2021 End Of Year Illicit Drug Update
Where are we one year later?
As we head into a new year, it is essential to reflect on the past and see how we as a company or a nation can improve next year. 2020 was the year we all wished would go away, and hoped 2021 would be a fresh start in a post-pandemic world. While, unfortunately, we still have to work through this pandemic, there was a bright side for many businesses this year. Revenue and profits were up and exceeding previous years, allowing for companies to bring back and hire on new workers. However, with a mass hiring frenzy does bring with it some worry and important choices to make.
Even though this current pandemic took over most minds, it wasn’t the only monster devouring our nation. The opioid epidemic has been raging across this country for many years, with overdoses increasing year after year. While everyone was sent home last year to quarantine people’s addictions did not take a day off. Unfortunately, SAMHSA(i) and other agencies could not collect enough data on current illicit and marijuana drug users due to the continued Covid-19 pandemic.SAMHSA was able to report that 10.9 million Americans admitted to using illicit drugs within the last year, and 49.9 million Americans admitted to marijuana use (i). With 19% of the US population reporting to using some type of drug we can safely assume there are more Americans using that are not accounted for.
Unfortunately, the confident reporting we are receiving is on the deaths due to overdoses from this past year. 2021 marked the first year over 100,000 US citizens died from a drug overdose (ii). A significant contributor to this epidemic is the use of Fentanyl. Fentanyl, like many opioids, does serve a purpose in medicine. Still, due to its high potency, it has become widely used on the street. Fentanyl accounted for 75% of overdoses this year (ii). However, overdoses are often a result of multiple drug use. As the DEA has warned, Fentanyl is notorious for being laced into an abundance of other drugs. This results in many not knowing that Fentanyl is in what they are using or not knowing how much. Since Fentanyl is 50 times more potent than methamphetamine and other opioids, it is easy to take too much unknowingly (iii). You can see in this map from the CDC that each state had an average of 27% increase in overdose deaths.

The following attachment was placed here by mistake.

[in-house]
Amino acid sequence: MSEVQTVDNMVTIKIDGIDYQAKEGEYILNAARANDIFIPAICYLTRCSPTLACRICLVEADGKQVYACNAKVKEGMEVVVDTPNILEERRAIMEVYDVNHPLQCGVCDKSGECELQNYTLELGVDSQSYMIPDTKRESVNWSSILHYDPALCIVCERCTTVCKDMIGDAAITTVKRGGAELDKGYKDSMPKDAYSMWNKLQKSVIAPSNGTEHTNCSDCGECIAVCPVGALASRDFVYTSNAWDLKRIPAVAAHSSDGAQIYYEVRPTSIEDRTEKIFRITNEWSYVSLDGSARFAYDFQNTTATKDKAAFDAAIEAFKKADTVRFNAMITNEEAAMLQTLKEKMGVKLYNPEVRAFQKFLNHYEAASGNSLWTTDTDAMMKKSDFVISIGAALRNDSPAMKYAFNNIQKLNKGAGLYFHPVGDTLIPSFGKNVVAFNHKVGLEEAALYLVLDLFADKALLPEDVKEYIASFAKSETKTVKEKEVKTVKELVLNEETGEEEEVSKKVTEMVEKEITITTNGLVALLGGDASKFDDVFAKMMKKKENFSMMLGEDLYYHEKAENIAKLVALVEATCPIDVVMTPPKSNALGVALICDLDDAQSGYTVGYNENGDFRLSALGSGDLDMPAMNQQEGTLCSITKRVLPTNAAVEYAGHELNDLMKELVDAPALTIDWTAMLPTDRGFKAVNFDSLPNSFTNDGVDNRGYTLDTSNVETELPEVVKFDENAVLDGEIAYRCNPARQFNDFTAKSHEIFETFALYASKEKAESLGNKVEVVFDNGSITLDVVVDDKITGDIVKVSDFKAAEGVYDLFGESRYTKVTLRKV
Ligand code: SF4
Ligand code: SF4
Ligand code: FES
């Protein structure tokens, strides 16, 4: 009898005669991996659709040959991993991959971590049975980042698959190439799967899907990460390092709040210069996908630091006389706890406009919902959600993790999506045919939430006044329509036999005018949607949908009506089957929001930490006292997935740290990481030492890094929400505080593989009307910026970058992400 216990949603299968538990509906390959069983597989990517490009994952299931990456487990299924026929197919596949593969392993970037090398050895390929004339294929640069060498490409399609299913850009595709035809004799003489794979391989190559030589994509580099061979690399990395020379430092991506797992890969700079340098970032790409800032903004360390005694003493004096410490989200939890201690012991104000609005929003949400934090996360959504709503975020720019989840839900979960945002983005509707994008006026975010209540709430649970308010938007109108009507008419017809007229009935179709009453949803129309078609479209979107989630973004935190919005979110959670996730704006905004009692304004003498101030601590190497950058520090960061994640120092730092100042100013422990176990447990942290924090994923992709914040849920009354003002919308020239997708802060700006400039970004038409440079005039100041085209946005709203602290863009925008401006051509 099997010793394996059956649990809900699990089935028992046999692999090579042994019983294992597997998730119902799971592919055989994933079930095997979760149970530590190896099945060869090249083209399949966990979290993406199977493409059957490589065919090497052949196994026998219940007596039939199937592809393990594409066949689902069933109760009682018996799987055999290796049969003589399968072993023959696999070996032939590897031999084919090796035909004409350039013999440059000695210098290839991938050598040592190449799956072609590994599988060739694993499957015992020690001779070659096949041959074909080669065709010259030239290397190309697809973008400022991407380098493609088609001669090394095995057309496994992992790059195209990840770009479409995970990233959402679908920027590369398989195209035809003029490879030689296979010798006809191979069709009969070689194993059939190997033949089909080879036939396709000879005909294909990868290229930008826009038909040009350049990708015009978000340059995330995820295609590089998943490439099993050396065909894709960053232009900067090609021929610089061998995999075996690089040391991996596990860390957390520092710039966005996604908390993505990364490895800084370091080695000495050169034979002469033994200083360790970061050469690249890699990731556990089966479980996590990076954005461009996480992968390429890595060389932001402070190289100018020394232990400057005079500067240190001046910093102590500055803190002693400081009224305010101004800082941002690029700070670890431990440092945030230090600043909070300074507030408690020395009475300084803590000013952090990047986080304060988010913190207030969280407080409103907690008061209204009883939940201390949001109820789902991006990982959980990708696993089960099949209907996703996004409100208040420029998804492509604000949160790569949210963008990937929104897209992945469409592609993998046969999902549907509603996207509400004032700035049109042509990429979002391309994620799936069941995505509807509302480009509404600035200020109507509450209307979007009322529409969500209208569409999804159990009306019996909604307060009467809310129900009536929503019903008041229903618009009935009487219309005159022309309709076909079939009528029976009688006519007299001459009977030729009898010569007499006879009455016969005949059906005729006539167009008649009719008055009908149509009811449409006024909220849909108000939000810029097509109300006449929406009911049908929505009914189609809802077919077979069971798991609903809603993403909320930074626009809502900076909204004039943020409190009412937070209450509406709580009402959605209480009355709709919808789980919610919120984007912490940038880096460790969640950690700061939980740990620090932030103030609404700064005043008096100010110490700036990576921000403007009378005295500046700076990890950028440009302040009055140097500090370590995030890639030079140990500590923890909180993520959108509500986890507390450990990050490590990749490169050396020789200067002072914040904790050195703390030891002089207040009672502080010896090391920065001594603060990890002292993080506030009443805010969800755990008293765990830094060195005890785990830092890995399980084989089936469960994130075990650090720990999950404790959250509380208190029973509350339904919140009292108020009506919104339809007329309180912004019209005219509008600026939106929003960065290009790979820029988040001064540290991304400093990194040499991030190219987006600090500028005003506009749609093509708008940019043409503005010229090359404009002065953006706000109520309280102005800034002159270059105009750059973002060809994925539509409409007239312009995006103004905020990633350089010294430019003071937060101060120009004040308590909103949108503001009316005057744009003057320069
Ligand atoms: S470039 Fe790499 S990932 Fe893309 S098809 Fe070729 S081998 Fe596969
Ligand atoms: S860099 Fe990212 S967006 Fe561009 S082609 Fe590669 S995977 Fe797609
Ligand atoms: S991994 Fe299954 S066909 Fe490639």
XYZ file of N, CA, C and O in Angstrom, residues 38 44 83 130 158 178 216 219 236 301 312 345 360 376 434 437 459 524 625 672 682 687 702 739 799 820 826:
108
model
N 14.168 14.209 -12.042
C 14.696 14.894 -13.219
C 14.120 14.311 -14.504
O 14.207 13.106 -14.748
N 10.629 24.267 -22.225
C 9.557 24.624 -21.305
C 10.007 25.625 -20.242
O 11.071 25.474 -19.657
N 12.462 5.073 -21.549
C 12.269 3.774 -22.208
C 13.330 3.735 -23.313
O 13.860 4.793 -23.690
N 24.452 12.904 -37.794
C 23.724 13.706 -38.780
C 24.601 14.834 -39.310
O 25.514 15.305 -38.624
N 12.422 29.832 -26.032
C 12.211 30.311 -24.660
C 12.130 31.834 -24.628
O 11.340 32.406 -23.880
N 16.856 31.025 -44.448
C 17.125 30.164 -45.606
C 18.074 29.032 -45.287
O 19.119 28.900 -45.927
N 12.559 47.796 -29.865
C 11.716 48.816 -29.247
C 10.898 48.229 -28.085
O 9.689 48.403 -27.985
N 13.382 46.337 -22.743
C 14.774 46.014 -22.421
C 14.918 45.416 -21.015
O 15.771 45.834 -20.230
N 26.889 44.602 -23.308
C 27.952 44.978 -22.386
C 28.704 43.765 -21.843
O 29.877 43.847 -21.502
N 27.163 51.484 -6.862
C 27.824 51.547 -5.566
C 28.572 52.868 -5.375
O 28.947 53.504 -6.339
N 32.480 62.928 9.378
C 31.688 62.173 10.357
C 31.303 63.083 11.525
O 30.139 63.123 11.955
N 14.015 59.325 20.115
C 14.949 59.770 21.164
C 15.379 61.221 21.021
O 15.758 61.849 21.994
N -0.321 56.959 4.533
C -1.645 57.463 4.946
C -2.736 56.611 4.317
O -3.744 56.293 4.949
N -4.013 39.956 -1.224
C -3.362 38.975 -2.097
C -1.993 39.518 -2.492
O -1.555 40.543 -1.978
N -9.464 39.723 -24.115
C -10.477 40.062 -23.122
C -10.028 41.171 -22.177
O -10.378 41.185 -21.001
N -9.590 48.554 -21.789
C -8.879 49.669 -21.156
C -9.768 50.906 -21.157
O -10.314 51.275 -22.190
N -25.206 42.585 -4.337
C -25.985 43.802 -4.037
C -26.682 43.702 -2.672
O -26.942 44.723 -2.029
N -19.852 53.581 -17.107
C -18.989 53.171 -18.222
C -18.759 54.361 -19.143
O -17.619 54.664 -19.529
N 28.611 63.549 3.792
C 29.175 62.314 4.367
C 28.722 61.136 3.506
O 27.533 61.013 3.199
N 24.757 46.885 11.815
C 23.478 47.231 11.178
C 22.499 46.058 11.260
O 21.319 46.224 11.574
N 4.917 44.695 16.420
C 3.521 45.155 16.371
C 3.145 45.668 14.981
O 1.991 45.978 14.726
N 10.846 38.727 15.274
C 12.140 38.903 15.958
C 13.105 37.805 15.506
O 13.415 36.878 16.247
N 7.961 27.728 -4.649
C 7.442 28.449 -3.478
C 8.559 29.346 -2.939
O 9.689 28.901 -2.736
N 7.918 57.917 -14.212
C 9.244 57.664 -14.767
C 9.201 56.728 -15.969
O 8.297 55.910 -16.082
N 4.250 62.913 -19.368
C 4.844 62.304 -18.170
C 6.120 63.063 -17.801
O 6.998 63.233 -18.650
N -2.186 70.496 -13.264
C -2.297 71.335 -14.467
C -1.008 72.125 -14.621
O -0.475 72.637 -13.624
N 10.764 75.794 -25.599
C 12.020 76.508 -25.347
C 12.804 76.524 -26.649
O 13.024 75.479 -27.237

While it is too early to see if the Covid-19 pandemic had a role in the rise of drug use and overdoses, it is important to note that the opioid epidemic was a problem before this current pandemic. Illicit drug users have been on the rise since the turn of the century and only increased steadily over this last decade. Prior to the current pandemic, it was common for organizations to drug test new employees to help avoid potential problems down the road. When the country shut down in March of 2020, drug testing for many took a back seat to rush hiring. As the nation has opened up and companies began hiring more than ever, drug testing has started to resume, yet with different strategies.
We know employee drug use can lead to lack of productivity, absenteeism, and theft. 75% of US businesses experience time theft by their employees and lose over $100 million a day due to employee-related crimes (iv). In the long run, businesses have the potential to lose an exponential amount of time and money when it could be avoided with pre-employment testing. So why are employers not testing? Companies have been so focused on Covid-19 restriction that they assumed pre-employment drug testing would be too costly or invasive. With rapid oral fluid testing, your company can conduct a pre-employment test on-site with results in just minutes.
The OralTox collection process is easy to administer while providing highly accurate results. Oral fluid drug testing offers a minimally-invasive, observed collection to detect recent drug use. Using oral fluid, the collector can oversee a donor from a safe distance as they provide the oral fluid sample. This reduces the likelihood of tampering or cheating as well as a donor challenge later in the drug testing process. The observed collection also removes administrative tasks including staffing allocation to ensure same-gender collectors, testing anywhere removes the need for controlled/private restrooms or collection areas, etc.